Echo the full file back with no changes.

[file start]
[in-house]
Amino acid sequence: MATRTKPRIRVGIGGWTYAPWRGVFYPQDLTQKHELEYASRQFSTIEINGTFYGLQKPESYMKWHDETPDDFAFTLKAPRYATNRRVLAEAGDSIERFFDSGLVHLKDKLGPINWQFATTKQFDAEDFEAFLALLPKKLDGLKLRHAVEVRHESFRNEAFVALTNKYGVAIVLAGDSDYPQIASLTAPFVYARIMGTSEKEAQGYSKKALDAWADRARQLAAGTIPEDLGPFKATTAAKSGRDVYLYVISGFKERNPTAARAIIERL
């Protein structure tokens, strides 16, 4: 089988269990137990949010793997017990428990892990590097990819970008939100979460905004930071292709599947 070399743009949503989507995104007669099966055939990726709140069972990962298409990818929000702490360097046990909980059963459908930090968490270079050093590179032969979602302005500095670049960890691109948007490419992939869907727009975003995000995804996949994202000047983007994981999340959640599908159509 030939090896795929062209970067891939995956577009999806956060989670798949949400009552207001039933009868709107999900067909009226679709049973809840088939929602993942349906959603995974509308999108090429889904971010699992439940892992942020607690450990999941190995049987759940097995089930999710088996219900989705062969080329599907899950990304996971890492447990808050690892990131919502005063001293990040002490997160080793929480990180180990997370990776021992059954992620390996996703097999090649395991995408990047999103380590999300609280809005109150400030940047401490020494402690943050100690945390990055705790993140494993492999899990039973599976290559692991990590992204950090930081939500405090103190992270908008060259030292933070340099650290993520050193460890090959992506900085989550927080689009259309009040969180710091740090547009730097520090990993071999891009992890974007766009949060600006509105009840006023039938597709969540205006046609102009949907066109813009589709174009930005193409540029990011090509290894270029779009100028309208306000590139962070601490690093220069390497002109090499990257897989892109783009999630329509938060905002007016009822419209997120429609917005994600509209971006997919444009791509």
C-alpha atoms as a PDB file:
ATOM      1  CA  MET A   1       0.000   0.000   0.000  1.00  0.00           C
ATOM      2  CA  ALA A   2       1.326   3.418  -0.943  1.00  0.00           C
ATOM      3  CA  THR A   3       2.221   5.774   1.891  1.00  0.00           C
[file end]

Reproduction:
[in-house]
Amino acid sequence: MATRTKPRIRVGIGGWTYAPWRGVFYPQDLTQKHELEYASRQFSTIEINGTFYGLQKPESYMKWHDETPDDFAFTLKAPRYATNRRVLAEAGDSIERFFDSGLVHLKDKLGPINWQFATTKQFDAEDFEAFLALLPKKLDGLKLRHAVEVRHESFRNEAFVALTNKYGVAIVLAGDSDYPQIASLTAPFVYARIMGTSEKEAQGYSKKALDAWADRARQLAAGTIPEDLGPFKATTAAKSGRDVYLYVISGFKERNPTAARAIIERL
């Protein structure tokens, strides 16, 4: 089988269990137990949010793997017990428990892990590097990819970008939100979460905004930071292709599947 070399743009949503989507995104007669099966055939990726709140069972990962298409990818929000702490360097046990909980059963459908930090968490270079050093590179032969979602302005500095670049960890691109948007490419992939869907727009975003995000995804996949994202000047983007994981999340959640599908159509 030939090896795929062209970067891939995956577009999806956060989670798949949400009552207001039933009868709107999900067909009226679709049973809840088939929602993942349906959603995974509308999108090429889904971010699992439940892992942020607690450990999941190995049987759940097995089930999710088996219900989705062969080329599907899950990304996971890492447990808050690892990131919502005063001293990040002490997160080793929480990180180990997370990776021992059954992620390996996703097999090649395991995408990047999103380590999300609280809005109150400030940047401490020494402690943050100690945390990055705790993140494993492999899990039973599976290559692991990590992204950090930081939500405090103190992270908008060259030292933070340099650290993520050193460890090959992506900085989550927080689009259309009040969180710091740090547009730097520090990993071999891009992890974007766009949060600006509105009840006023039938597709969540205006046609102009949907066109813009589709174009930005193409540029990011090509290894270029779009100028309208306000590139962070601490690093220069390497002109090499990257897989892109783009999630329509938060905002007016009822419209997120429609917005994600509209971006997919444009791509």
C-alpha atoms as a PDB file:
ATOM      1  CA  MET A   1       0.000   0.000   0.000  1.00  0.00           C
ATOM      2  CA  ALA A   2       1.326   3.418  -0.943  1.00  0.00           C
ATOM      3  CA  THR A   3       2.221   5.774   1.891  1.00  0.00           C